http://www.cieloeterra.it/eng/eng.testi.metafore/eng.metafore.html

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(Albumazar: woodcut from his ‘Introductorium in Astronomiam’, Venice, 1506.)

Indian influence on Abu Ma’shar

The Art historian Aby Warbug gave a lecture dating in year 1922 on a congress in Rome on the study he had made on the eerie frescoes in the Palazzo Schifanoja of Ferrare.
In that lecture he claims that the key to ‘read’ these images is astrology!

Abu Ma’shar was mentioned in this work of Amy Warburg as a “principle authority of medieval astrology”, whose work “Introductorium majus” (The Great Introduction) served to the compilation of Peter of Abano by name “Astrolabium magnum”.
In the lecture Amy Warburg is tracing the chronology of migration of the Sphaera Barbarica, and states that it was Abu Ma’shar’s work which is deserving praises for surviving of the decanic images which later on served to the mentioned compilation of Peter of Abano.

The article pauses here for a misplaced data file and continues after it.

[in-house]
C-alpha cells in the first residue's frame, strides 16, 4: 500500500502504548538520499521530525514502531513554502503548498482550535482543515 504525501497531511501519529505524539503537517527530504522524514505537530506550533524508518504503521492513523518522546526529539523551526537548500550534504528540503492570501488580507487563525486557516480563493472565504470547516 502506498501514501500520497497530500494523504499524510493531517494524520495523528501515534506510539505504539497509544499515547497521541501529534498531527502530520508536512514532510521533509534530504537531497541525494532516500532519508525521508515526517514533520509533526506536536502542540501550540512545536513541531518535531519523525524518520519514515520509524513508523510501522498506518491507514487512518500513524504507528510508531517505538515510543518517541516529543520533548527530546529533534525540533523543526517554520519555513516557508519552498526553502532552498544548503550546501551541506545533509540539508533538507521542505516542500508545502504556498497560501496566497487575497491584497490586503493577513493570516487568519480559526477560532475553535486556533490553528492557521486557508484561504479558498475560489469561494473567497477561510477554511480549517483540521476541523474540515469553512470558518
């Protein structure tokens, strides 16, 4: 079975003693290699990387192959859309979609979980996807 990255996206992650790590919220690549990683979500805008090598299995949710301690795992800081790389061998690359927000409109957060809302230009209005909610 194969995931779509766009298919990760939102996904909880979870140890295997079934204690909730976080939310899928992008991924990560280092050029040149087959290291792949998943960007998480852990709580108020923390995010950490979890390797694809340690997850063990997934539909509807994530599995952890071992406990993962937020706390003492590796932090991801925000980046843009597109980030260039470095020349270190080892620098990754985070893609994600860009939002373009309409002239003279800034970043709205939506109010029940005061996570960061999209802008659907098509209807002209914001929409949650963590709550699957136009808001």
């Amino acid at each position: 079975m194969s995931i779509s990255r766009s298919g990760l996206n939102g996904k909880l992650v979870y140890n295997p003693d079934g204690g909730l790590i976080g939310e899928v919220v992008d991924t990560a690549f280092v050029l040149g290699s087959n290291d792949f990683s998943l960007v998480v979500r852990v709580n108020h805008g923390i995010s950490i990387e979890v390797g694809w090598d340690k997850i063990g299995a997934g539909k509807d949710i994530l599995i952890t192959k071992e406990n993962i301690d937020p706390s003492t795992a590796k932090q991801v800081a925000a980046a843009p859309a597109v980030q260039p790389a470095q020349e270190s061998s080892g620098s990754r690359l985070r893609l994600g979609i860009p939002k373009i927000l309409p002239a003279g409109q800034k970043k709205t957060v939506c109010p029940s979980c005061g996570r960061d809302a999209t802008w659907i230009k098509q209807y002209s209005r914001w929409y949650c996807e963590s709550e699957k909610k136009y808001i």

Amy suggests that the Sphaera was traveling from Asia Minor by way of Egypt to India, and found its way to Persia through the work of Abu Ma’shar (Great introduction).
This text was then translated by a Spanish Jew by name Ibn Ezra (supposedly John of Spain?). Then, his translation was translated into French by a person named Hagins, a Jewish Scholar, and Amy suggests that this French translation served as a basis for the Latin translation made by Peter of Abano in 1293.

In investigating the source of the decanic images, Amy is of opinion that Abu Ma’shar had an ‘unacknowledged’ Hindu source. This is the sixth century Indian author by name Varahamihira “whose Brihat jataka was Abu Ma’shar’s unacknowledged source”: